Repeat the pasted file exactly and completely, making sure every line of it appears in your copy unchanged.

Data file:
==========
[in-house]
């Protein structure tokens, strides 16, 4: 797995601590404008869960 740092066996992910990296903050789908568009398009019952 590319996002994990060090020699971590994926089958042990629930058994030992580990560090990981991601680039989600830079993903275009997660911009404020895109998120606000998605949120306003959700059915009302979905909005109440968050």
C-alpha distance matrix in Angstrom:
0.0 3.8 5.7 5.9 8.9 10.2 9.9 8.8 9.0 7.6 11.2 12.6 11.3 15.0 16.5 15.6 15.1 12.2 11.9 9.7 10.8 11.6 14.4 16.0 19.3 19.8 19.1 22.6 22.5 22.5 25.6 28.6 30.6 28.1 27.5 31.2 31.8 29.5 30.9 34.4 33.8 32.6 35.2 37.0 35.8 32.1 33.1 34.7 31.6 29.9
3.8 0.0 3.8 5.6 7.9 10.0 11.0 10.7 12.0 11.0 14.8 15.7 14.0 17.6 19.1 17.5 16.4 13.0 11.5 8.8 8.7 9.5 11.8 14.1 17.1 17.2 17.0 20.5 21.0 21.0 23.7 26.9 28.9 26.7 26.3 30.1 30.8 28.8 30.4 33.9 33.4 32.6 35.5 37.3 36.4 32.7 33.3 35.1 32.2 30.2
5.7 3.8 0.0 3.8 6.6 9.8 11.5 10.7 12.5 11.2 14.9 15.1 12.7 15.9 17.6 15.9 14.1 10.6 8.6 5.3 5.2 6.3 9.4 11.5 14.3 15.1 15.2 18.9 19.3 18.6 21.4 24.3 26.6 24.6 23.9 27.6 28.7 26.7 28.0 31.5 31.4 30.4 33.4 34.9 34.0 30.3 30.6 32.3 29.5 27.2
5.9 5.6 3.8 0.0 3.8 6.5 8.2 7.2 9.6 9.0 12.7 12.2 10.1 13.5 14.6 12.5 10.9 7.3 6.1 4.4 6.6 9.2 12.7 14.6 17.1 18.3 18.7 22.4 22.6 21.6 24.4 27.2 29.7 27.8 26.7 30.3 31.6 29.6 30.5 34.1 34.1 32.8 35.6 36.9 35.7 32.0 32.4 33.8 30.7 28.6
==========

[in-house]
């Protein structure tokens, strides 16, 4: 797995601590404008869960 740092066996992910990296903050789908568009398009019952 590319996002994990060090020699971590994926089958042990629930058994030992580990560090990981991601680039989600830079993903275009997660911009404020895109998120606000998605949120306003959700059915009302979905909005109440968050």
C-alpha distance matrix in Angstrom:
0.0 3.8 5.7 5.9 8.9 10.2 9.9 8.8 9.0 7.6 11.2 12.6 11.3 15.0 16.5 15.6 15.1 12.2 11.9 9.7 10.8 11.6 14.4 16.0 19.3 19.8 19.1 22.6 22.5 22.5 25.6 28.6 30.6 28.1 27.5 31.2 31.8 29.5 30.9 34.4 33.8 32.6 35.2 37.0 35.8 32.1 33.1 34.7 31.6 29.9
3.8 0.0 3.8 5.6 7.9 10.0 11.0 10.7 12.0 11.0 14.8 15.7 14.0 17.6 19.1 17.5 16.4 13.0 11.5 8.8 8.7 9.5 11.8 14.1 17.1 17.2 17.0 20.5 21.0 21.0 23.7 26.9 28.9 26.7 26.3 30.1 30.8 28.8 30.4 33.9 33.4 32.6 35.5 37.3 36.4 32.7 33.3 35.1 32.2 30.2
5.7 3.8 0.0 3.8 6.6 9.8 11.5 10.7 12.5 11.2 14.9 15.1 12.7 15.9 17.6 15.9 14.1 10.6 8.6 5.3 5.2 6.3 9.4 11.5 14.3 15.1 15.2 18.9 19.3 18.6 21.4 24.3 26.6 24.6 23.9 27.6 28.7 26.7 28.0 31.5 31.4 30.4 33.4 34.9 34.0 30.3 30.6 32.3 29.5 27.2
5.9 5.6 3.8 0.0 3.8 6.5 8.2 7.2 9.6 9.0 12.7 12.2 10.1 13.5 14.6 12.5 10.9 7.3 6.1 4.4 6.6 9.2 12.7 14.6 17.1 18.3 18.7 22.4 22.6 21.6 24.4 27.2 29.7 27.8 26.7 30.3 31.6 29.6 30.5 34.1 34.1 32.8 35.6 36.9 35.7 32.0 32.4 33.8 30.7 28.6